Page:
Windows of the Heart
The Correspondence of Thomas Wolfe and Margaret Roberts
When Wolfe entered a writing contest at age eleven, Roberts easily identified the young boy's literary potential. From that moment forward she became his most ardent supporter. His teacher for four years, she awakened in him a love for fine literature and a belief in his abilities. Wolfe later described the years under her tutelage as "the happiest and most valuable years of my life."
Published for the first time in their entirety and supplemented with forty-two photographs, the letters between teacher and student portray Roberts's significance to Wolfe and provide important clues to his process of fictionalization. Wolfe confides to Roberts—as he can to no one else—about fame, his writing, his life, his affair with Aline Bernstein, and his interactions with editor Maxwell Perkins.
Their correspondence builds to the publication of Look Homeward, Angel. After seventeen years of an intense and loving relationship, Roberts feels betrayed by the novel's satiric portrayal of her husband and his family. Their communication stops for seven years, but in a testament to her love for Wolfe, Roberts eventually reinitiates a correspondence that lasts until his death.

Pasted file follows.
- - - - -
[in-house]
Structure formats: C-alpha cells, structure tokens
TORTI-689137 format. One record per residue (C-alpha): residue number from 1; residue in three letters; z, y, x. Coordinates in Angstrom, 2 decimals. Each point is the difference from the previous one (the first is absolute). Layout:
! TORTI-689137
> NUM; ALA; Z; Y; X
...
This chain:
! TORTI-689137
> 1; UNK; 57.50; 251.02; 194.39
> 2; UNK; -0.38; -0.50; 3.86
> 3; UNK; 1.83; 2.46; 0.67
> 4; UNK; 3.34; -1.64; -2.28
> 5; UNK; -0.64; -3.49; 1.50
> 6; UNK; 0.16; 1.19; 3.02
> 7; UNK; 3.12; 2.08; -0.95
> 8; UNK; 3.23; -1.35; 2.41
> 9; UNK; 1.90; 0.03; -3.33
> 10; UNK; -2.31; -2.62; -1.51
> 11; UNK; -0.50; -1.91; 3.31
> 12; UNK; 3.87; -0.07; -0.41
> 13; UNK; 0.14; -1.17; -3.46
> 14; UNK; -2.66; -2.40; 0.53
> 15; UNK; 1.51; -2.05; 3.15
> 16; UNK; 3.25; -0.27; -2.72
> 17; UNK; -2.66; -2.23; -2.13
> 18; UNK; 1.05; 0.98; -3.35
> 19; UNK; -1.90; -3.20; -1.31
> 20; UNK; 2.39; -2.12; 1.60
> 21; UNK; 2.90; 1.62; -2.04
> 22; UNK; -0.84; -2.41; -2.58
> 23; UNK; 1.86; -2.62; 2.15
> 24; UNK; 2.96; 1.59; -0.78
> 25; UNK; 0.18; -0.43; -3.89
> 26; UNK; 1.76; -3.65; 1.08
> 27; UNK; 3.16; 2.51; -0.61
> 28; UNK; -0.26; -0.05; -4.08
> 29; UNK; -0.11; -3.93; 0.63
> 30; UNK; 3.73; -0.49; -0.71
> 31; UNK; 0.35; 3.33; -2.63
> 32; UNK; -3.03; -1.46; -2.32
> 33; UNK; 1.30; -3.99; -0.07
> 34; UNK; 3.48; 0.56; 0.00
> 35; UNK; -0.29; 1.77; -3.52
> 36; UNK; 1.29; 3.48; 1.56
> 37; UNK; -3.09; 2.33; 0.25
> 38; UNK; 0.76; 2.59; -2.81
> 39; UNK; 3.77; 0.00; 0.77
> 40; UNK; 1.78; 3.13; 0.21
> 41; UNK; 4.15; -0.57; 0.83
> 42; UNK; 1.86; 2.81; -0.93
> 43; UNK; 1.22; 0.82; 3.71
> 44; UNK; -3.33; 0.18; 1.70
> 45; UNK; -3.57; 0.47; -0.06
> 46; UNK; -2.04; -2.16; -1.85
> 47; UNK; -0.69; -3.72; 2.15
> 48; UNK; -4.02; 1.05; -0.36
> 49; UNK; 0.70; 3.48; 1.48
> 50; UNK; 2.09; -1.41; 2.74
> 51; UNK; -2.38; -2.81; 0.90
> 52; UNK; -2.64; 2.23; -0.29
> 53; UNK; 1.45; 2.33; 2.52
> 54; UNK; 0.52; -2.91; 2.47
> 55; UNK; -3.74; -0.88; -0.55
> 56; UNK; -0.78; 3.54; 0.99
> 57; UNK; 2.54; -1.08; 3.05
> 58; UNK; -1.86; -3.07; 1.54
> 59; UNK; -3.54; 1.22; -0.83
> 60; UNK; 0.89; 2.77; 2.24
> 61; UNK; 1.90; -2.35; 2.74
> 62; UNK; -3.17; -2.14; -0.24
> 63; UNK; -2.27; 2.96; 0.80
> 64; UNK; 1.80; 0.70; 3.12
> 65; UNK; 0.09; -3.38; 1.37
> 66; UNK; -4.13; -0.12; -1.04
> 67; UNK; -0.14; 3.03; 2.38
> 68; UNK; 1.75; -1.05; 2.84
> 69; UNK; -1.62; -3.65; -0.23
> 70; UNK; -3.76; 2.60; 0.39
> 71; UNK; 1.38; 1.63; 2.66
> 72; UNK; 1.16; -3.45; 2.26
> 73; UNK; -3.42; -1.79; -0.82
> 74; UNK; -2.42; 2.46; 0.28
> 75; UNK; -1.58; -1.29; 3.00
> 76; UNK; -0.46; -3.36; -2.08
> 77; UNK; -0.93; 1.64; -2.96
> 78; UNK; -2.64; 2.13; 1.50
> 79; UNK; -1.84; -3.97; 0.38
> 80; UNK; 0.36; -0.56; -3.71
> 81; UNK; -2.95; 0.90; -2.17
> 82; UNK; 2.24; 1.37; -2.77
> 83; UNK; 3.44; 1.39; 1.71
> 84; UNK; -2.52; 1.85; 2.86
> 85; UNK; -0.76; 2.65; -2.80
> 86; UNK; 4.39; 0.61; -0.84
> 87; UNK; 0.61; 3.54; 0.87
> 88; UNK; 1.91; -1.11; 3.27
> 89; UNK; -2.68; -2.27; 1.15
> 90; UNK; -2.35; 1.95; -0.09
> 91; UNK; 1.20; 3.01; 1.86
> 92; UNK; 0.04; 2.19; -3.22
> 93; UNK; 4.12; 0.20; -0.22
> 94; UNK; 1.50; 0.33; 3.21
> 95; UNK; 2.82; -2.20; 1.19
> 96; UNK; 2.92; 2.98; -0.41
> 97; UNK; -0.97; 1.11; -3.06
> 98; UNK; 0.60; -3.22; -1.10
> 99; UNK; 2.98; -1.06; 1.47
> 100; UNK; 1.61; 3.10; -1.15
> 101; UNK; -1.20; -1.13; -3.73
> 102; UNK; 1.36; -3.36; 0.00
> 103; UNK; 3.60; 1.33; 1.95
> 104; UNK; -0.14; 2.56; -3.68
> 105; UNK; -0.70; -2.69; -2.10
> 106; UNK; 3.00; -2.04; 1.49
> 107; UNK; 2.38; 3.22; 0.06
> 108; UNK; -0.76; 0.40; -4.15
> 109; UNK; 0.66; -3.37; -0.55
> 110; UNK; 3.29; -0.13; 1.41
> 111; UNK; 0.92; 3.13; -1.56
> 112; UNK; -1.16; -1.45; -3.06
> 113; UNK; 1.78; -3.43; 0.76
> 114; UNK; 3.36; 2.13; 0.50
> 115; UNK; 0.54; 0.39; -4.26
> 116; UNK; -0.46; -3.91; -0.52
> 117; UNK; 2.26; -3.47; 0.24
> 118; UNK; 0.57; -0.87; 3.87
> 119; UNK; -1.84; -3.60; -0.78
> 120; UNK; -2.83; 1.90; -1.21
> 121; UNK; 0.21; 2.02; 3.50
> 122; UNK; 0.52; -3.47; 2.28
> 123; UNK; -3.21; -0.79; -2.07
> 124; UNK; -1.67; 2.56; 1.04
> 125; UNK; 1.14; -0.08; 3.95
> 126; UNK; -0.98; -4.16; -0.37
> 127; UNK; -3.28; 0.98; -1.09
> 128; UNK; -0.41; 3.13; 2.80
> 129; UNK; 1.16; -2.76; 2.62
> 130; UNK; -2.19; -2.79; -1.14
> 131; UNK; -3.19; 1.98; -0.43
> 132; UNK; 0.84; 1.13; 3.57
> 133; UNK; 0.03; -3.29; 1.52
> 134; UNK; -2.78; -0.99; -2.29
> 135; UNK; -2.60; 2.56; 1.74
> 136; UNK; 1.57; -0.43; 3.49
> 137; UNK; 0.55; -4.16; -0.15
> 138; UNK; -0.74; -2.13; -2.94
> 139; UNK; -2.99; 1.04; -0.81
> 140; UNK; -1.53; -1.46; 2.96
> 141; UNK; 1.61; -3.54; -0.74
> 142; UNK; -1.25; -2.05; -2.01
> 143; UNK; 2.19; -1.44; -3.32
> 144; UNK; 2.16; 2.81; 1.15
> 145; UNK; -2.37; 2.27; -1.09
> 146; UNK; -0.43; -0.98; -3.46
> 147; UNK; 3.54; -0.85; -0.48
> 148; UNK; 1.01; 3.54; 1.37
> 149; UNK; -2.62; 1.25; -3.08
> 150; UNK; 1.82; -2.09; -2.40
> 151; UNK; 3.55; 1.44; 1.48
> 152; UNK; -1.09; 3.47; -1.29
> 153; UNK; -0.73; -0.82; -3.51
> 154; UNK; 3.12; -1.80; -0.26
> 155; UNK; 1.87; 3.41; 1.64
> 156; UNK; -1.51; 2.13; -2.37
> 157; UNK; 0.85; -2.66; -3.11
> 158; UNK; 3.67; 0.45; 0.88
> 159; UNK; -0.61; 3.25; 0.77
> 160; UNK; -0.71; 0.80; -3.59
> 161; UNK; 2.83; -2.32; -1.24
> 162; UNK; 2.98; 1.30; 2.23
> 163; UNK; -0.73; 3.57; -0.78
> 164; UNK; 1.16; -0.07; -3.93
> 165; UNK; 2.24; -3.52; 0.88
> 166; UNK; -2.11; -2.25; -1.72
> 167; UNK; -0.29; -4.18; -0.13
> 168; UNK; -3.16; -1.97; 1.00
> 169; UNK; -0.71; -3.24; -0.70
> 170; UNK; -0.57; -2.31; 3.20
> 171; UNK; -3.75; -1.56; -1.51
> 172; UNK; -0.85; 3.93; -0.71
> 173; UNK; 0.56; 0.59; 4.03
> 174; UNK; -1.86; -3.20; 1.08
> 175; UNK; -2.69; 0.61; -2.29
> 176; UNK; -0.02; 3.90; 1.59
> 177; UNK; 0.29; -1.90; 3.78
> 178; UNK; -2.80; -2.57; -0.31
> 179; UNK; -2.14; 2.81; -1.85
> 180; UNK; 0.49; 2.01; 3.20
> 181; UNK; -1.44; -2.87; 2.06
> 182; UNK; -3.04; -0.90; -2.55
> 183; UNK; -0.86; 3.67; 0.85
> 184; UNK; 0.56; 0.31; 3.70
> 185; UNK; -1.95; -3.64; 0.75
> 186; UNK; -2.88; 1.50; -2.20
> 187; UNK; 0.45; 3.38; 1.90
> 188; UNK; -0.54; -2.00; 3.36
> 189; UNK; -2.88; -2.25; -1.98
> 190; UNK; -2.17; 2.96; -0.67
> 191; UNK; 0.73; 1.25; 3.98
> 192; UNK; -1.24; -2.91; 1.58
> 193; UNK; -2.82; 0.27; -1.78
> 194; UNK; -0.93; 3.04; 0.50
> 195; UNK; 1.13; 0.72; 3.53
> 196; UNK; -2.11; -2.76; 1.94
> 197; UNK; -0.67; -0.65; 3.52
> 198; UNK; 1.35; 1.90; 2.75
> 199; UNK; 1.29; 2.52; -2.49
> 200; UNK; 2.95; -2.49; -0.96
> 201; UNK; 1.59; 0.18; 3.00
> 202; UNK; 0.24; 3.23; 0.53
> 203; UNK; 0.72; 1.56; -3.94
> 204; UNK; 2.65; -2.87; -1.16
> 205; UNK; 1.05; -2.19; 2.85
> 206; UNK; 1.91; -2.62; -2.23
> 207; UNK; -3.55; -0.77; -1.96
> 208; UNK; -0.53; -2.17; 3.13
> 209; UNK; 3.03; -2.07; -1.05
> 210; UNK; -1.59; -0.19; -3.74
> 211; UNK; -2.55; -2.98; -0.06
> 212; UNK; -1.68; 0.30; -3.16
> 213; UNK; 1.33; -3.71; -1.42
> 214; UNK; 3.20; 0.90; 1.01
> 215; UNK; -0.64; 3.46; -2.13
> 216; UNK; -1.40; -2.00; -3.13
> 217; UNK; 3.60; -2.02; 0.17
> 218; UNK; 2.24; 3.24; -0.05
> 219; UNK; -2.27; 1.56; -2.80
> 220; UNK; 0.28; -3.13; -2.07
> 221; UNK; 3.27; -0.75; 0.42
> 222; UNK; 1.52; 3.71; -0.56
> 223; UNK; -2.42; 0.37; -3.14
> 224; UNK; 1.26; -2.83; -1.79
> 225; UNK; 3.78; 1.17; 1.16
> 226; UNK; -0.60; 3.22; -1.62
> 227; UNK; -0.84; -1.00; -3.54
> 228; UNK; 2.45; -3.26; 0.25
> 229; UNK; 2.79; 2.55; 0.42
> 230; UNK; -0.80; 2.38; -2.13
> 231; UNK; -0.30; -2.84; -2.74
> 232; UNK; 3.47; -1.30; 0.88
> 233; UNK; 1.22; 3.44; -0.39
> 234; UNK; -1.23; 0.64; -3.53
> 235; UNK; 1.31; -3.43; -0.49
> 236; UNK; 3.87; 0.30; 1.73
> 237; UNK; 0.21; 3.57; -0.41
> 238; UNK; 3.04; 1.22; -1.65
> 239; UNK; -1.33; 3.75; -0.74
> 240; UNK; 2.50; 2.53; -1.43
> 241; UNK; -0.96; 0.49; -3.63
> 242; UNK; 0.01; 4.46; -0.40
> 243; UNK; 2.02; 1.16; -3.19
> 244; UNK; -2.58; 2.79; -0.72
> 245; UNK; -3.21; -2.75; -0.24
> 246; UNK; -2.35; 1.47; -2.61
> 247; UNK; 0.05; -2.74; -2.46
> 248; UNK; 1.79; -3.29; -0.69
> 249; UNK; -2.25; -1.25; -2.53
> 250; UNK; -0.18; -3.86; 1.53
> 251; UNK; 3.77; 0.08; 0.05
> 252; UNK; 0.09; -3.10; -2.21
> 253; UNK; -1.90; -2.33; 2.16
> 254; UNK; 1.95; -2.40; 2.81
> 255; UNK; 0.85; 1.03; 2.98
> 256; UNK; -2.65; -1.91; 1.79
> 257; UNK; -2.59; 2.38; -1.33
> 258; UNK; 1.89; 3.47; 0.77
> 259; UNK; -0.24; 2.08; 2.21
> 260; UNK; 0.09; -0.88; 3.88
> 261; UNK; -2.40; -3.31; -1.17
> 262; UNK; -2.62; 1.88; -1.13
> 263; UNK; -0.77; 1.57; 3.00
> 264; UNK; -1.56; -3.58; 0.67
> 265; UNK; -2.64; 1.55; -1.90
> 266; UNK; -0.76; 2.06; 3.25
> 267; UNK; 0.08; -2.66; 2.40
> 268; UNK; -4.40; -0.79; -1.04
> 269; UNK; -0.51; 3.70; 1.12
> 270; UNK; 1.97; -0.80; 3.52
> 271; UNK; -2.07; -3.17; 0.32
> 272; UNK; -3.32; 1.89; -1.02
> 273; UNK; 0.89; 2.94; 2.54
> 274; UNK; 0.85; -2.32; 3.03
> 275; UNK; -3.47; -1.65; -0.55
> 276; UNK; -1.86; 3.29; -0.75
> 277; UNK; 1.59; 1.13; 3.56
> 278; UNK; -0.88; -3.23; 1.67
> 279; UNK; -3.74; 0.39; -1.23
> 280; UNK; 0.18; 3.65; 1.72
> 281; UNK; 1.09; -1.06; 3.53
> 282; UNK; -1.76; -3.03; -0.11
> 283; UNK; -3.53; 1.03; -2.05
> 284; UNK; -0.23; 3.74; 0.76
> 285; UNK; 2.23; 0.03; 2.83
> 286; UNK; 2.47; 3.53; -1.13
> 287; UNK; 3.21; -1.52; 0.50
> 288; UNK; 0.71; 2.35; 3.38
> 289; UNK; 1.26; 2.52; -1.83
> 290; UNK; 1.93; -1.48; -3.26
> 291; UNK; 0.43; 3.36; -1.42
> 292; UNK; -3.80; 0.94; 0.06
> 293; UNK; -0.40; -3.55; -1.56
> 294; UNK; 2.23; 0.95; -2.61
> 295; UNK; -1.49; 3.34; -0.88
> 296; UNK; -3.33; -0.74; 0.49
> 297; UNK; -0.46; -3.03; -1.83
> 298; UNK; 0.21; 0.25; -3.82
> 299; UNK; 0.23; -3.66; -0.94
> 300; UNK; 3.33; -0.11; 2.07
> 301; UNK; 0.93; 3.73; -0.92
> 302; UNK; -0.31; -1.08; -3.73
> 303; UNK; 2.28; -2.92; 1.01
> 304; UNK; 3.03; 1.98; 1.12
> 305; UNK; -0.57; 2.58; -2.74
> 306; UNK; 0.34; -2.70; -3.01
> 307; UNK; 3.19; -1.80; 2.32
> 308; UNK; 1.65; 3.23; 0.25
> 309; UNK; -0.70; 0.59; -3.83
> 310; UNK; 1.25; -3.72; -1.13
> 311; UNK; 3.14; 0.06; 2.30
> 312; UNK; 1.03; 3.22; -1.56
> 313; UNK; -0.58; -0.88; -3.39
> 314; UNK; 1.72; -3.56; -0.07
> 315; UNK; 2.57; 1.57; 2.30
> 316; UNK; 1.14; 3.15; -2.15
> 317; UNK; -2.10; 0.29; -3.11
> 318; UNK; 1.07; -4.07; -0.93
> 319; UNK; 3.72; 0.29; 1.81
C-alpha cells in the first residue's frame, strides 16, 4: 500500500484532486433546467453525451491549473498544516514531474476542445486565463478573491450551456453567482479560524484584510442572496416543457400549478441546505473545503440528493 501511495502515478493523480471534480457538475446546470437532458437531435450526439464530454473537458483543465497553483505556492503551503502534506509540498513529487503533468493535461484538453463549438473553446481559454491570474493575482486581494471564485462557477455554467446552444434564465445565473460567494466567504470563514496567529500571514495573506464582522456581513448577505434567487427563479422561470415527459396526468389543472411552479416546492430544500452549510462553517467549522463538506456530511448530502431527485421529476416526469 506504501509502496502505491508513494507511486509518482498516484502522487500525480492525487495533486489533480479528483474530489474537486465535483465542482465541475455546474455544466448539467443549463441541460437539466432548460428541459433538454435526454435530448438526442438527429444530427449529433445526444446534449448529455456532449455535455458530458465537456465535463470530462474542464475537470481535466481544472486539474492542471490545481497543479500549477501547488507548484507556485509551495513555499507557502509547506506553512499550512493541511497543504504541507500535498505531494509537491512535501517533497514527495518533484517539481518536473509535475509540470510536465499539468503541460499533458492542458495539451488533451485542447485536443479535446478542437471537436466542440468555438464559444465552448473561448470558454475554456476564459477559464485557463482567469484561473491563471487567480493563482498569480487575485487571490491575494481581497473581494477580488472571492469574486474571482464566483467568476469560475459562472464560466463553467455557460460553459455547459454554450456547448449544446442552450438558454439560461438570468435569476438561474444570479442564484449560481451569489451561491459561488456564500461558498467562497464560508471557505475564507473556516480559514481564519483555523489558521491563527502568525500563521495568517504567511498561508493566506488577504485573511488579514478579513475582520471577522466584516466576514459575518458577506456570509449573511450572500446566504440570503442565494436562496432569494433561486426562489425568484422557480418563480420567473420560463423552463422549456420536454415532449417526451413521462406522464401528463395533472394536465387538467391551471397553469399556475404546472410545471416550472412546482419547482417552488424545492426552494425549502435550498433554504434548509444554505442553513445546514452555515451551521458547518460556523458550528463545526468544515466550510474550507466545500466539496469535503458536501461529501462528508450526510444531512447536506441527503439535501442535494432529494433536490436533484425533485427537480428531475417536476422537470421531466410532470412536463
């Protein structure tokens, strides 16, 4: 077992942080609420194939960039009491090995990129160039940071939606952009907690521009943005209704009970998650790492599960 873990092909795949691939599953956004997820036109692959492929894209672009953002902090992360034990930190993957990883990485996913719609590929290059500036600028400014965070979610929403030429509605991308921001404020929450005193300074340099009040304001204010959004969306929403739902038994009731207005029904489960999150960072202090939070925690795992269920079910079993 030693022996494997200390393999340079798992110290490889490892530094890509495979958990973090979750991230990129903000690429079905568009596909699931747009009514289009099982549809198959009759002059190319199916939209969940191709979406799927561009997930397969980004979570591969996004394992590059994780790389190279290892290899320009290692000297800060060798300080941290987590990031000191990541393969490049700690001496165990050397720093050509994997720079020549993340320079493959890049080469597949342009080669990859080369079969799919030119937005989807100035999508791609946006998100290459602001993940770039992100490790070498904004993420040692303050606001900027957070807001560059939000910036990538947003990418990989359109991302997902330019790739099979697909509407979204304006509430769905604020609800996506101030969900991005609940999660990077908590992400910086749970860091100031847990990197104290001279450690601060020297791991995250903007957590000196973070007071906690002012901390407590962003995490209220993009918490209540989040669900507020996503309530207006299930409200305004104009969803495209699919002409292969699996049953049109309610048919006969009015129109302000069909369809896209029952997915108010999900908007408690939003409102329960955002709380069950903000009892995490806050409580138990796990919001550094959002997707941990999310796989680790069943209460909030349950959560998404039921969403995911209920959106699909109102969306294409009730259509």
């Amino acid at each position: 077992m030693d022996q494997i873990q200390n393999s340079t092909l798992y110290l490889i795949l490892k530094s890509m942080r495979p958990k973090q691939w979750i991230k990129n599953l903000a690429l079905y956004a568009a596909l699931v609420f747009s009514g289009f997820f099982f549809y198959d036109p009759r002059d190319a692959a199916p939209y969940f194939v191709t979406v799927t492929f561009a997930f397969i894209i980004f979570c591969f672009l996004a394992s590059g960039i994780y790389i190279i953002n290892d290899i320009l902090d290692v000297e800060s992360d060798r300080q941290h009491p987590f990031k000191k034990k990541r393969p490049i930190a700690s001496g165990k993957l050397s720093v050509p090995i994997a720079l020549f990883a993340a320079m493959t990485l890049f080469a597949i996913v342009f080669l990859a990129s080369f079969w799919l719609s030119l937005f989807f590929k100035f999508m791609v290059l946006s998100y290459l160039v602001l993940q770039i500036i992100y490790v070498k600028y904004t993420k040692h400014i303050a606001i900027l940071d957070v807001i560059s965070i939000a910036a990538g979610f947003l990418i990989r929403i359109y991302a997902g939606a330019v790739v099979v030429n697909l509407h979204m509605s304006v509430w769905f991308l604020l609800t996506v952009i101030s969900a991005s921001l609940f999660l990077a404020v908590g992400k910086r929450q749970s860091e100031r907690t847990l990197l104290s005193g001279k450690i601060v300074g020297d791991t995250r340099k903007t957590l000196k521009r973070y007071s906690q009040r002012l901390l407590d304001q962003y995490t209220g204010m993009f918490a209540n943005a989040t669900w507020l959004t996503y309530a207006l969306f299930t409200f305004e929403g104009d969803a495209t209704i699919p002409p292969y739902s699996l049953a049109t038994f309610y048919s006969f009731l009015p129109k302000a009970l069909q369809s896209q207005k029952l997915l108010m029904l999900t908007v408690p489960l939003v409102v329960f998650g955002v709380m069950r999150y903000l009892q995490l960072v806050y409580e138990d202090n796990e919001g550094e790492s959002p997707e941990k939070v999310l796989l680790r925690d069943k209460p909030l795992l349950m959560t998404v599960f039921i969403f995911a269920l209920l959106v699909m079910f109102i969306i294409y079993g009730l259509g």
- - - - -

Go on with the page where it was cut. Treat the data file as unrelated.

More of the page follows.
In addition to Mitchell's insightful introduction, the letters are augmented by a foreword from Matthew J. Bruccoli, a leading authority on the House of Scribner and its authors.
About the Author
"The letters and excellent footnotes that Mitchell provides offer insights into Margaret [Roberts,] a 'feeling' appreciator of lituerature, who represents a model of teaching; into Wolfe's career-related struggles and self-definition; into his voracious reading, and his commentaries; and into his the eventual re-establishment of Tom's and Margaret's relationship."—Asheville (N.C.) Citizen-Times
Other Titles in LITERARY COLLECTIONS / Letters